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  • A Multicultural Autobiographies Interdisciplinary Course
    Describes an interdisciplinary course on multicultural autobiographies that integrated psychology and literature, requiring students to examine primary texts using analytical tools from both disciplines. Addresses the outcomes and writing assignments, psychological and literary perspectives on autobiographical texts, the students' responses, and teaching observations.
  • Books Can Spark Multicultural Awareness
    Asserts that children are naturally curious about differences around them, and it is important to introduce children early to multicultural awareness. Provides a book list and some tips for using literature as a tool to teach children about differences, similarities, acceptance, and the benefits of living in a varied society.
  • Citizenship Education and the Teaching of Literature: Lessons and Suggestions from the American Experience
    This essay shows how the construction of literature curricula and the study of literature can contribute to civic education. The paper describes the anti-civic forces now at work in literature programs in U.S.
  • Confessions of a Canon-Loving Multiculturalist. School Reform and the Language Arts Curriculum
    Bitter ideological battles exist over hegemonic control of classroom exchange in high school language arts classes. Discusses the debate over the selection of literature that students will read, noting the influence of the dominant culture, the resistance to inclusion of multicultural literature in these classrooms, and the importance of promoting a multicultural emphasis.
  • Creating a New Borderland on the Screen
    Discusses a research project at the University of Gent (Belgium) that created materials for teaching literature from a European perspective. Concludes that a global revision of the literature course design should be made in which hypertext and multiculturalism play a key role; illustrates with examples of hypermedia applications for "Don Quixote" and "Robinson Crusoe." (AEF).
  • Finding a Voice for the Victimized
    Examines writers' growing awareness of the voices if the victims, exploring the representation of characters who resist subjugating colonial powers and tracing how various past and present authors have represented colonized peoples. By refocusing postmodern readers' consciousness on the violation of rights, authors reeducate and sensitize them to the contrasting voices that speak out against the persecution of those who are different.
  • Language, Literature, and Learning in the ESL Classroom
    Argues that English-as-a-Second-Language (ESL) teaching should begin with meaning through immersion in literature and incorporate language study. Describes offering an inclusive sampling of North American literature.
  • Multicultural Literature in Rural Schools: A Social Studies Unit that Promotes Cultural Awareness
    Presents a study in which 12 multicultural literature selections were used in a unit on families in order to facilitate the cultural awareness of second-grade students who live in a predominately African American, rural community. Discusses the themes that emerged.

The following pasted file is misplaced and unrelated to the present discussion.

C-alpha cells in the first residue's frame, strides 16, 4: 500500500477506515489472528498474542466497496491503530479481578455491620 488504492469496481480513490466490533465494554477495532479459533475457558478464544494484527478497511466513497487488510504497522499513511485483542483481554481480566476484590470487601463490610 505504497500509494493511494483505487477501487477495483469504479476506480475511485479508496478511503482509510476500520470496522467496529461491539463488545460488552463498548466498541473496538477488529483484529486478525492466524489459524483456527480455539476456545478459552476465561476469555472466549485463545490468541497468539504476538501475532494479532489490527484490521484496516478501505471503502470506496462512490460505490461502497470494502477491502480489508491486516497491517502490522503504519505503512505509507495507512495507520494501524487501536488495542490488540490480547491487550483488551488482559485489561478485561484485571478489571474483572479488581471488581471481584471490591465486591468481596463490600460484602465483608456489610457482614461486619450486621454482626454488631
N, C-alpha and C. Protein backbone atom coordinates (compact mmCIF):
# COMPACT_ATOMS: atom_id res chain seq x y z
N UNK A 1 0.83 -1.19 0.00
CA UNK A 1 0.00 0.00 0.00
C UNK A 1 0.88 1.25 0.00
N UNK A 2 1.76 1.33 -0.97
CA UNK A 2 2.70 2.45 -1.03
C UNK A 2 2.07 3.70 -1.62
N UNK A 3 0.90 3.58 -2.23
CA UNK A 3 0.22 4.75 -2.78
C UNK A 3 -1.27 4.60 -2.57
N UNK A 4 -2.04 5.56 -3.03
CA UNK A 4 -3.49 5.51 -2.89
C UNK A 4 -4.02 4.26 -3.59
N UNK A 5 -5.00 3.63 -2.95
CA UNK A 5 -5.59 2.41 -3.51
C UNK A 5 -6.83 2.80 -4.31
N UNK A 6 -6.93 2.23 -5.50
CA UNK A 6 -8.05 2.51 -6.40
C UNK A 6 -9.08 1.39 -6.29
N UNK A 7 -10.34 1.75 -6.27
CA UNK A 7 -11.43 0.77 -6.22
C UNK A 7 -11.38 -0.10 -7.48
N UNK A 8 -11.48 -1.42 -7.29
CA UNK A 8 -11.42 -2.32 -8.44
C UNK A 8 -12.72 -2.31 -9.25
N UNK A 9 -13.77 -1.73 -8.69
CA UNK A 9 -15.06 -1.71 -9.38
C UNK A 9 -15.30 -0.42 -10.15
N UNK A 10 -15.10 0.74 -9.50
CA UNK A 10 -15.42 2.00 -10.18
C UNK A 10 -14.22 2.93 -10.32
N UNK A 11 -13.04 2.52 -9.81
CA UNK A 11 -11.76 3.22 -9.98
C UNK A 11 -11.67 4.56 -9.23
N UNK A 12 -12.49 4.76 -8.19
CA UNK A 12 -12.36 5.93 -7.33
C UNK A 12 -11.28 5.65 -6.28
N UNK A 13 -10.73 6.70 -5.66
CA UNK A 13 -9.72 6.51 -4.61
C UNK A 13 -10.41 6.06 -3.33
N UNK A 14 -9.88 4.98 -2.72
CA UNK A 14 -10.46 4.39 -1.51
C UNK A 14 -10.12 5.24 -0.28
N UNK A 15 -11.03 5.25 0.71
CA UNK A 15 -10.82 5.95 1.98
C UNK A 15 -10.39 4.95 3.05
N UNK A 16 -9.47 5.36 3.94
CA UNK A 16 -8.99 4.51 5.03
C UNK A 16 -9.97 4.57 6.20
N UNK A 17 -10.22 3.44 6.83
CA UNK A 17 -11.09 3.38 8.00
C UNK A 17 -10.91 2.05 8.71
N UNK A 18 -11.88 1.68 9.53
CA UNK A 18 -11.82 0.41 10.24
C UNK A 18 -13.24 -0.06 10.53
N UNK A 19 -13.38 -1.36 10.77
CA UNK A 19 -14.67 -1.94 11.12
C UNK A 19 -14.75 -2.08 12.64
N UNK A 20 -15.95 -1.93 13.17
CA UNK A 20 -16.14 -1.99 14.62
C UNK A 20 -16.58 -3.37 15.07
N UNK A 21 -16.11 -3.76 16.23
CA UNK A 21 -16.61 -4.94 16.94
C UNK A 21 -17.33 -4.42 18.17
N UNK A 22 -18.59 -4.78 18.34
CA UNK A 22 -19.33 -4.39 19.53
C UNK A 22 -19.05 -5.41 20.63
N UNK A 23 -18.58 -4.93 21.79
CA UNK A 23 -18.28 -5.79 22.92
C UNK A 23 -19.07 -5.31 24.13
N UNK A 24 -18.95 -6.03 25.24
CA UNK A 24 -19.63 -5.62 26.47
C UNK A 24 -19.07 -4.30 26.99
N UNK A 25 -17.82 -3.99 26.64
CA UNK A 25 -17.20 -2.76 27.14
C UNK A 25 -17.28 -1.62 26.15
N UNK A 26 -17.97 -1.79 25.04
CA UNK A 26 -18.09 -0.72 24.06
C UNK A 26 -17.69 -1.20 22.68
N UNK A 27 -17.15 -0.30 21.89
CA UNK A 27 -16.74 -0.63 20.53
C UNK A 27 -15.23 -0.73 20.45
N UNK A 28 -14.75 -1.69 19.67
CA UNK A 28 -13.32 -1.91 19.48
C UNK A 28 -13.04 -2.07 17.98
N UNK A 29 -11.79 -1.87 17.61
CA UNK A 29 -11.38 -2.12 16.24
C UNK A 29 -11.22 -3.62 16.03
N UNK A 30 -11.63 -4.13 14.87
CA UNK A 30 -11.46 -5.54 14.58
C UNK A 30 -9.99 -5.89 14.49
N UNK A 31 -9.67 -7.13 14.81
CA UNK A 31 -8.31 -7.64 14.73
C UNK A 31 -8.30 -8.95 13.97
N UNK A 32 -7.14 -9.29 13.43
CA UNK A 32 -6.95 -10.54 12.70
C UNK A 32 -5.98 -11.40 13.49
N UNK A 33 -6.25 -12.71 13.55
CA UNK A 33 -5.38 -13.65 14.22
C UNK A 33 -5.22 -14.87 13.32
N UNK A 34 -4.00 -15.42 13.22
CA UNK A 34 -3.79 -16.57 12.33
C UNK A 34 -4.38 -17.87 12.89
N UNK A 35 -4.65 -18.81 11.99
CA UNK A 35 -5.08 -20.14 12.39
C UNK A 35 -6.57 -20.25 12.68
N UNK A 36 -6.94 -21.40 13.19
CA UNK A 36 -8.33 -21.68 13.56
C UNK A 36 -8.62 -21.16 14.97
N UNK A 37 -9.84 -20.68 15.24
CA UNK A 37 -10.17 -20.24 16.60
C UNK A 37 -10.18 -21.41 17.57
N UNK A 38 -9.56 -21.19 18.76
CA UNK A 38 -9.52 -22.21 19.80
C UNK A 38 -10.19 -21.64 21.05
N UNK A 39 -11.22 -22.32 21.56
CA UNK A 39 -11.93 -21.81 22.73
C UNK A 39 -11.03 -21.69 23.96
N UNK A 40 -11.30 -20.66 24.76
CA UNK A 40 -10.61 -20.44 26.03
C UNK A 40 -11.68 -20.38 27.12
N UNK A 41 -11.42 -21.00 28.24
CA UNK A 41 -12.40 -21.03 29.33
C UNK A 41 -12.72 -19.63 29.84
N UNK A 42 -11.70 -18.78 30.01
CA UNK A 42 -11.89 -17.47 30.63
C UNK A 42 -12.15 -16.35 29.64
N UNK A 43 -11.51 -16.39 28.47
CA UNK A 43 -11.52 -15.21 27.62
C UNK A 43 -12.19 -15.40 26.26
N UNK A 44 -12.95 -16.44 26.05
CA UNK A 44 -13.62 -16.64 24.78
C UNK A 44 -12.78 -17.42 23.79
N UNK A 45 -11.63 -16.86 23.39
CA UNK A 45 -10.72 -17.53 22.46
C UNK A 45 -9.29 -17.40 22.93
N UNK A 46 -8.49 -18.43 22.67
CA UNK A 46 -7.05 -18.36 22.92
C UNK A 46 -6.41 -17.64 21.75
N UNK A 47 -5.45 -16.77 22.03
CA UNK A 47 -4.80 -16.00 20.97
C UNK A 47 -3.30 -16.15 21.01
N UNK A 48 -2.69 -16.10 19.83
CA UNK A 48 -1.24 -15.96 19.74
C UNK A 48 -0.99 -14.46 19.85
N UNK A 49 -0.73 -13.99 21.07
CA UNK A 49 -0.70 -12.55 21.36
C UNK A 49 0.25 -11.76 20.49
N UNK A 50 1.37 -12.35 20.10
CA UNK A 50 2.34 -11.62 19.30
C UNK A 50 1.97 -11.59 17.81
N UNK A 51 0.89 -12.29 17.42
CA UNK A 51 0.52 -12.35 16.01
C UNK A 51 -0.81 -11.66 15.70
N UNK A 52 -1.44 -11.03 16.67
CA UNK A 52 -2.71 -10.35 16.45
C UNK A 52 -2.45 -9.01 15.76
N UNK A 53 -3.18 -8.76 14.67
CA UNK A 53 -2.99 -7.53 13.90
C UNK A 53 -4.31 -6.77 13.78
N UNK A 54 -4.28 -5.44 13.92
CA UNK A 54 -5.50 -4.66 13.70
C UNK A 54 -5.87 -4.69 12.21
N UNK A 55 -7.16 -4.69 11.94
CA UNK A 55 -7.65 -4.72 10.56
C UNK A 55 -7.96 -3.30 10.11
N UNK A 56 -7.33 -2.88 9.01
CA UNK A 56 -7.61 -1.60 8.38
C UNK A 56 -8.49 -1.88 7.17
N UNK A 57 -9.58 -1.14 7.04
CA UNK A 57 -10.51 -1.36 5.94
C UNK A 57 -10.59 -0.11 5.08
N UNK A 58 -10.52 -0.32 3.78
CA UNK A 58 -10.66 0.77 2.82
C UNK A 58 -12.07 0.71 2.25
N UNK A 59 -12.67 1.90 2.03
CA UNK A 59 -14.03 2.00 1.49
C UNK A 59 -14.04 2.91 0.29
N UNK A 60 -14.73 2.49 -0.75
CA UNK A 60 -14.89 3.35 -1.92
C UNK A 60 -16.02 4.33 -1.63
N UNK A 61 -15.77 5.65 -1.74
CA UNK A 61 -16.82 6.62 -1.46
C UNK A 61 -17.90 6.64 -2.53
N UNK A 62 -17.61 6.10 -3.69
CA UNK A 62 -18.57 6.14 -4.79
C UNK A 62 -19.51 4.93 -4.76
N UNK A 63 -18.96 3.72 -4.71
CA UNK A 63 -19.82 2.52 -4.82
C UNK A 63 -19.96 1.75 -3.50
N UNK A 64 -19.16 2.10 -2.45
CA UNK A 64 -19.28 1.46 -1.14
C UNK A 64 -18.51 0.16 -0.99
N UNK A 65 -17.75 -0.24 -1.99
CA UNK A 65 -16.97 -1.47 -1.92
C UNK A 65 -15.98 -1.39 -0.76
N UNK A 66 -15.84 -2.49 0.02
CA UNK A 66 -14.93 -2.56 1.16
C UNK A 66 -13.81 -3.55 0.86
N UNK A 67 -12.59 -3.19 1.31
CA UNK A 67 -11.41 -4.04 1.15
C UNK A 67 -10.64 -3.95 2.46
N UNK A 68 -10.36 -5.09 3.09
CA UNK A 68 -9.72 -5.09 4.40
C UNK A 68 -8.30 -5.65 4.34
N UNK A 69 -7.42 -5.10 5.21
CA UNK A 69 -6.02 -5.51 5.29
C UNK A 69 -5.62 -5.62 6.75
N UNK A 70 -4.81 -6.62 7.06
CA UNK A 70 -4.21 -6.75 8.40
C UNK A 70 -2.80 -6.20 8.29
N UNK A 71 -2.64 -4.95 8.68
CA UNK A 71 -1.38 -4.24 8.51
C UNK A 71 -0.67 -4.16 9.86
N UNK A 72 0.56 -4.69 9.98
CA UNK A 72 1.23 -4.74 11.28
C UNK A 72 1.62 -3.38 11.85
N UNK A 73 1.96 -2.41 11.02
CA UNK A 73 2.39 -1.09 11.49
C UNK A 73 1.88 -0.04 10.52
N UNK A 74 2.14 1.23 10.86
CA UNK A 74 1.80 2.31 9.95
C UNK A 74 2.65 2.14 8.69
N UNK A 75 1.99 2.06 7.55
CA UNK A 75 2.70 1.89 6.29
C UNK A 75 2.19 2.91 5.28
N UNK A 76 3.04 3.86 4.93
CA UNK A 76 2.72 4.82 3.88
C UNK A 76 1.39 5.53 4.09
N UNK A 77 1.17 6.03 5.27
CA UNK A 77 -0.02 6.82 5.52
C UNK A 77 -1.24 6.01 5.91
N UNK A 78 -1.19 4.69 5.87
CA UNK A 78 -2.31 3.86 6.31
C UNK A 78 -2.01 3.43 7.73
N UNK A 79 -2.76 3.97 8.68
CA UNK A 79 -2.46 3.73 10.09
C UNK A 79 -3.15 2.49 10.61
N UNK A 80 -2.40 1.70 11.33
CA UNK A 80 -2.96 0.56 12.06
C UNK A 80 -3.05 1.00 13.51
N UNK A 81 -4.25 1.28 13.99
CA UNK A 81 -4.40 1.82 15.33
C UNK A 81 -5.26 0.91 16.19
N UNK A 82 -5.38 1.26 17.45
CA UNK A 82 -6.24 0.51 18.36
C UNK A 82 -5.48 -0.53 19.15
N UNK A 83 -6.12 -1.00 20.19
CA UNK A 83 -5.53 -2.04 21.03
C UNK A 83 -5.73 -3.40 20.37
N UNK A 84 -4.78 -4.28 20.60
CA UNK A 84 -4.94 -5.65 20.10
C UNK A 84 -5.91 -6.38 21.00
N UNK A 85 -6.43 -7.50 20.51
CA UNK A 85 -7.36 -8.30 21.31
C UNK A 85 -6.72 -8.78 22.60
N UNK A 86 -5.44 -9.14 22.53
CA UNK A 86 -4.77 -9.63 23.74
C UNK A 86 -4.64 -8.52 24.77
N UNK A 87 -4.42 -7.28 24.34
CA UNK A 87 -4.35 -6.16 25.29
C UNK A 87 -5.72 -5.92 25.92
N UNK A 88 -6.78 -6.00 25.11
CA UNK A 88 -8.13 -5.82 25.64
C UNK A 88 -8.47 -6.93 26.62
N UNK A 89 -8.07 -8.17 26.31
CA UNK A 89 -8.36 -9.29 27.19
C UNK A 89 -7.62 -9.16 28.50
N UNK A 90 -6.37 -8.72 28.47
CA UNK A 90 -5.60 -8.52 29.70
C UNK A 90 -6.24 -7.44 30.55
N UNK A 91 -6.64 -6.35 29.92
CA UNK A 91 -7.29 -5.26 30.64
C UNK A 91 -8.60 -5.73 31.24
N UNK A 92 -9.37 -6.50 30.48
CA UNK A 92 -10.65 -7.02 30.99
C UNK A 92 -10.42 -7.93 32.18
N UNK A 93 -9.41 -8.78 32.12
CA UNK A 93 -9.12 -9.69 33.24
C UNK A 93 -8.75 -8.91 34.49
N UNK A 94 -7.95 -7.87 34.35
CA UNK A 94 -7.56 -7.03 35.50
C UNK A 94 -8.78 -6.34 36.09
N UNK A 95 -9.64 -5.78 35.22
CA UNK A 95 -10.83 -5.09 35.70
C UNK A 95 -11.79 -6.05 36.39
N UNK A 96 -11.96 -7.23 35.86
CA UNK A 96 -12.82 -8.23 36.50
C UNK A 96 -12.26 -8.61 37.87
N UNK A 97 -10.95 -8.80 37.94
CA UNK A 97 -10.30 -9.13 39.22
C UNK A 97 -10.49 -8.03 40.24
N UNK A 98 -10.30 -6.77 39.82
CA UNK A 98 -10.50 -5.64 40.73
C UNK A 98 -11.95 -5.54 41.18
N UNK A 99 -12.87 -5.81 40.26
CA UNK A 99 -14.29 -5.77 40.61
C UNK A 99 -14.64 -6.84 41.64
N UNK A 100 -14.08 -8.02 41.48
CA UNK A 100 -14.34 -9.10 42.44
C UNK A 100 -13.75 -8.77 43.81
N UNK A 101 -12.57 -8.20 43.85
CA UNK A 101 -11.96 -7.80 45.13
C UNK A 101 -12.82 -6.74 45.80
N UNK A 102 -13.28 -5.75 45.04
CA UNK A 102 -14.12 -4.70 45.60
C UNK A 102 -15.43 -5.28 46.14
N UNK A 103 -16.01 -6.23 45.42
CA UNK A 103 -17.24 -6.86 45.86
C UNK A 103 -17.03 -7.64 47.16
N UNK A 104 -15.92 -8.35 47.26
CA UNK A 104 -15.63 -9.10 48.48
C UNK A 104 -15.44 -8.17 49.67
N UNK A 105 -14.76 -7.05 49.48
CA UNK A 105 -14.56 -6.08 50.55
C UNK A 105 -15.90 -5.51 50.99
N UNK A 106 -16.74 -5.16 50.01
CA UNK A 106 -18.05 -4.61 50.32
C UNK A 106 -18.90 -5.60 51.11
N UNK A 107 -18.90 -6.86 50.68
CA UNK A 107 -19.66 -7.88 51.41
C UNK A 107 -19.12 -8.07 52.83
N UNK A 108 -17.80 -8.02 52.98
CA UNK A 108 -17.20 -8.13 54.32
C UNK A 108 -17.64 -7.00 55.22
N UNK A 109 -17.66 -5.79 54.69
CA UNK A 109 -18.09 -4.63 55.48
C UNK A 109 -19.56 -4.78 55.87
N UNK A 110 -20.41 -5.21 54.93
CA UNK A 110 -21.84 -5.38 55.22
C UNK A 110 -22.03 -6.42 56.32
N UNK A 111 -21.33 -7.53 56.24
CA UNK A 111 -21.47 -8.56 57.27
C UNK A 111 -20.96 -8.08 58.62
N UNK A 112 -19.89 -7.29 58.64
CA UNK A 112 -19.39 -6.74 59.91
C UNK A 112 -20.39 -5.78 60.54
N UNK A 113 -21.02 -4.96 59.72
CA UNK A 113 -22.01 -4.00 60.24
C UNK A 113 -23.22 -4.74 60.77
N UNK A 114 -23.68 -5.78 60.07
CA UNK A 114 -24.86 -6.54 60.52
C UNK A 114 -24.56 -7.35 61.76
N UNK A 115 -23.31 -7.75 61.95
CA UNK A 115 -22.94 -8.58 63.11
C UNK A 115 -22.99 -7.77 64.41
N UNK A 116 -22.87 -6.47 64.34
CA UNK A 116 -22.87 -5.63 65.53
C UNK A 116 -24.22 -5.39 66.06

• Multicultural Literature, Equity Education, and the Social Studies
    Considers the value of multicultural literature as a means of promoting social development for the greater good of society. Multicultural literature can be used across grade levels and subject areas to promote substantive social development, and it can improve the social studies curriculum by supplementing traditional materials.
  • Pro-Claiming a Space: The Poetry of Sandra Cisneros and Judith Ortiz Cofer
    Examines three principles of the poetry of two Latinas, Sandra Cisneros and Judith Ortiz Cofer: the expression of dual language heritage, the highlighting of women's issues as a means of self-affirmation, and the importance of creating time and space for writing.
  • Thematic Literature and Curriculum for English Language Learners in Early Childhood Education. ERIC Digest
    The incorporation of age- and language-appropriate thematic literature into the early childhood curriculum can stimulate content-based academic learning for English language learners (ELLs). This systematic approach is particularly beneficial to young ELLs ages 3 through 8, because it provides background knowledge and cultural information along with opportunities to hear, speak, and interact with carefully crafted language in thematic and story contexts.
  • Unraveling Multicultural Education's Meanings: An Analysis of Core Assumptions Found in Academic Writings in Canada and the United States, 1981-1997
    Analyzes conceptions of multicultural education found within academic literature from 1981 to 1997. Identifies five key social and educational beliefs that generally have not been subject to academic scrutiny, and suggests that contradictions within the literature may have a potentially destructive impact on efforts to improve intercultural relations.
  • Using Multicultural Literature in Gifted Education Classrooms
    Explains the Ford-Harris Matrix model of multicultural education in teaching literature to gifted students. This matrix combines levels of infusing multicultural content (contributions, additive, transformation, and social action) with the thinking processes of Bloom's Cognitive Taxonomy (knowledge, comprehension, application, analysis, synthesis, and evaluation).
  • Why Read Multicultural Literature? An Arnoldian Perspective
    Discusses leaving the old canon and creating a new curriculum encompassing more diverse interests. Argues that multicultural literature should be read because it will cause readers to come face-to-face with their own values in a way which will either cause those values to change or cause readers to become more aware of them and more reflective of those values.